Much to the chagrin of Atlanta area commuters like me, Atlanta will be getting a new streetcar line rather than improving the capacity of the metro area’s roads. Officials from Atlanta and the US Department of Transportation this week announced the grant of $47 million in federal funds to build the streetcar line. The grant will be matched by $20 million in local money.
People who regularly drive into Atlanta realize that the city’s interstates clog quickly and easily during peak times. The worst traffic seems to be to the north and east of the city on I-85, I-75, and the roads in between such as I-575 and Georgia 400. Morning and afternoon traffic jams are a regular occurrence that can extend throughout the day and evening when traffic accidents or construction are present.
The traffic problem is compounded by the fact that Atlanta’s mass transit system, MARTA, is virtually nonexistent outside the I-285 perimeter. For commuters to use MARTA’s train and bus lines, they first have to negotiate the interstate traffic to get to the city itself. If it is necessary to drive several hours to get to a MARTA station, most commuters would reason that they might as well drive all the way to their destination rather than finding parking at a MARTA station, making a connection to mass transit, and then probably still having to walk to their destination from the MARTA stop.
For example, when I drive to downtown Atlanta, the nearest MARTA would cut only about fifteen minutes off of my drive time (not accounting for traffic). Then I have to leave my car in a bad neighborhood and wait (often at least fifteen minutes) for a MARTA train. It is much easier just to deal with the traffic and drive all the way.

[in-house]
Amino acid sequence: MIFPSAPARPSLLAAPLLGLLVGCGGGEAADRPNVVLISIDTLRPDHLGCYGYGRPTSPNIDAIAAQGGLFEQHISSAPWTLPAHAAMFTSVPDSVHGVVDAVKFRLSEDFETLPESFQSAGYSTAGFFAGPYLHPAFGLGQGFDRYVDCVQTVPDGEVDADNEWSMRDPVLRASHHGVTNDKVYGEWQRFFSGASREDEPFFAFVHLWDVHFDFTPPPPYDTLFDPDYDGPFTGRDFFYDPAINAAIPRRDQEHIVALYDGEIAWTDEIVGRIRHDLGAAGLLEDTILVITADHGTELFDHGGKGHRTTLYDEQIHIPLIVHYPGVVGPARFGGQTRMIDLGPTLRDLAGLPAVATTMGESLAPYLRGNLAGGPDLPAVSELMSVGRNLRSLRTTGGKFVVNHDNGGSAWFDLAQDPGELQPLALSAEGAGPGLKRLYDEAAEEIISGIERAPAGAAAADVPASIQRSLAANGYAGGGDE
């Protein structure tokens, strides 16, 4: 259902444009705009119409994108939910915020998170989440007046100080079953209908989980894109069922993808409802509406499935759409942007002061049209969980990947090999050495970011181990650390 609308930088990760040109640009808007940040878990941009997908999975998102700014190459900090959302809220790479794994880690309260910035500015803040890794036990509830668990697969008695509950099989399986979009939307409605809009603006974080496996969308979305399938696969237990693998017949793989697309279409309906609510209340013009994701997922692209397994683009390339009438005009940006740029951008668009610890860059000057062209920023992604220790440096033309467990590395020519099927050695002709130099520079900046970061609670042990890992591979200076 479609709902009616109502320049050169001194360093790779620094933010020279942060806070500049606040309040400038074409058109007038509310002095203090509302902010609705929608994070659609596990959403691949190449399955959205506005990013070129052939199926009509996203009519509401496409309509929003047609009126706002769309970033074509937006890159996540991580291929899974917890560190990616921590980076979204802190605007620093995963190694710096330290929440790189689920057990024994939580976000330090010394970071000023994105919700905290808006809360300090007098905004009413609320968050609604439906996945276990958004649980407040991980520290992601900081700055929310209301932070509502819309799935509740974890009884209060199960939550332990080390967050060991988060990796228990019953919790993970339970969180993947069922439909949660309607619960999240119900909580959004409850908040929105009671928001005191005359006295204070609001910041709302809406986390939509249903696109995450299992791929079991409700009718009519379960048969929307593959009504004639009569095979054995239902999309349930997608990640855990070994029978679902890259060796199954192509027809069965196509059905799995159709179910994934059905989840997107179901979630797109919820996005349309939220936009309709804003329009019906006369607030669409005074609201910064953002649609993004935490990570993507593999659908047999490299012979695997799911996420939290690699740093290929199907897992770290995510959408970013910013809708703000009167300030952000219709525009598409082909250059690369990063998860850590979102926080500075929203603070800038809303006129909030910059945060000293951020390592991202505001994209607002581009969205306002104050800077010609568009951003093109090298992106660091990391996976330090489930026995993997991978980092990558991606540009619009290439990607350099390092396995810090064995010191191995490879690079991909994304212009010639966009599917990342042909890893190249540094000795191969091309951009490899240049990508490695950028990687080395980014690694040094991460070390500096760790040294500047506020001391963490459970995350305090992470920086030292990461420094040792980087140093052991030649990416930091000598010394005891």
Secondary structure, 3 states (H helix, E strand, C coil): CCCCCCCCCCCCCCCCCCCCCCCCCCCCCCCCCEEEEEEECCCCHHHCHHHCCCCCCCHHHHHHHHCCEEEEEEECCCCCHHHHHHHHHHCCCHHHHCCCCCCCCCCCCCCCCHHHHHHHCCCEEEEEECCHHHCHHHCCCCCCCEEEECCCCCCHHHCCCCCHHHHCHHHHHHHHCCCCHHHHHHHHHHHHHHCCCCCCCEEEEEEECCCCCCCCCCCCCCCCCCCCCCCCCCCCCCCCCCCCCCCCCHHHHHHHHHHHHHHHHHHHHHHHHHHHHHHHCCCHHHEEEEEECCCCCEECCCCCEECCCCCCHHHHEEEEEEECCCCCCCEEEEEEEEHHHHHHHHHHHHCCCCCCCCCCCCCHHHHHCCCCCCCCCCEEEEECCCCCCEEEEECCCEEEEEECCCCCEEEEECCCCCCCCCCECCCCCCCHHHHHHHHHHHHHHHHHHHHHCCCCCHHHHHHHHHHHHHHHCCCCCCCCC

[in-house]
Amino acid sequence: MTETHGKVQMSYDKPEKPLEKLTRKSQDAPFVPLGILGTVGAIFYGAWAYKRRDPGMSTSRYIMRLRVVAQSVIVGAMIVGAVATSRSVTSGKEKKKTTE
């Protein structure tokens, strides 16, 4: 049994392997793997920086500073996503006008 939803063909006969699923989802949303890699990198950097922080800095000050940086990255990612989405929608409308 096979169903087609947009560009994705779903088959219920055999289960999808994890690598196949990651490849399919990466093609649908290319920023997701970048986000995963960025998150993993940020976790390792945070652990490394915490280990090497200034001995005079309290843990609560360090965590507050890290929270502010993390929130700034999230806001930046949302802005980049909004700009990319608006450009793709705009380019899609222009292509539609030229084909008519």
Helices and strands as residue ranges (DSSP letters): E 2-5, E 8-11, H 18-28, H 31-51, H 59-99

The streetcar is very expensive with a total estimated cost of $72 million (not including the ongoing cost of operations). For that money, the city will get just over two and a half miles of track that runs east to west along Auburn Avenue, a tourist area. That is almost $27.7 million per mile. Estimated ridership is estimated at 2,330 per day and will be comprised heavily of tourists and Georgia State University students.
In contrast, one of the projects that received no DOT grant was a plan that could have helped commuters save time, energy, and oil by relieving traffic congestion. This would also reduce auto emissions and improve air quality. This plan involved adding toll lanes to I-75 and I-575 on the north side of Atlanta. The extra lanes would have added capacity for an estimated 34,000 vehicles. This extra capacity would have provided real value, saving both time and money, by helping to minimize the daily gridlock that plagues commuters.
Alternatively, the money could have been used to expand MARTA’s existing rail and bus lines into Atlanta’s suburbs where they could tie in with local bus service. This would allow Atlanta commuters to leave their autos at home saving gas, tolls, and parking fees as well as avoiding traffic. Such a move would also increase ridership on MARTA which would in turn help the organization’s ailing financial status.
If government officials were determined to provide transit service within the metro area, they could also have used the money to buy modern clean-fuel buses. These buses could be useful in a far greater area at a much lower cost. Service could vary since they would not be confined to a track. They could also be in service much sooner than the streetcar line’s estimated completion date of 2013.
With luck, the next governor and General Assembly will put together a sensible transportation plan for metro Atlanta that will help commuters find relief. Perhaps the next Congress will find a way to stop the waste of tax money on Atlanta’s undesired, unneeded street car.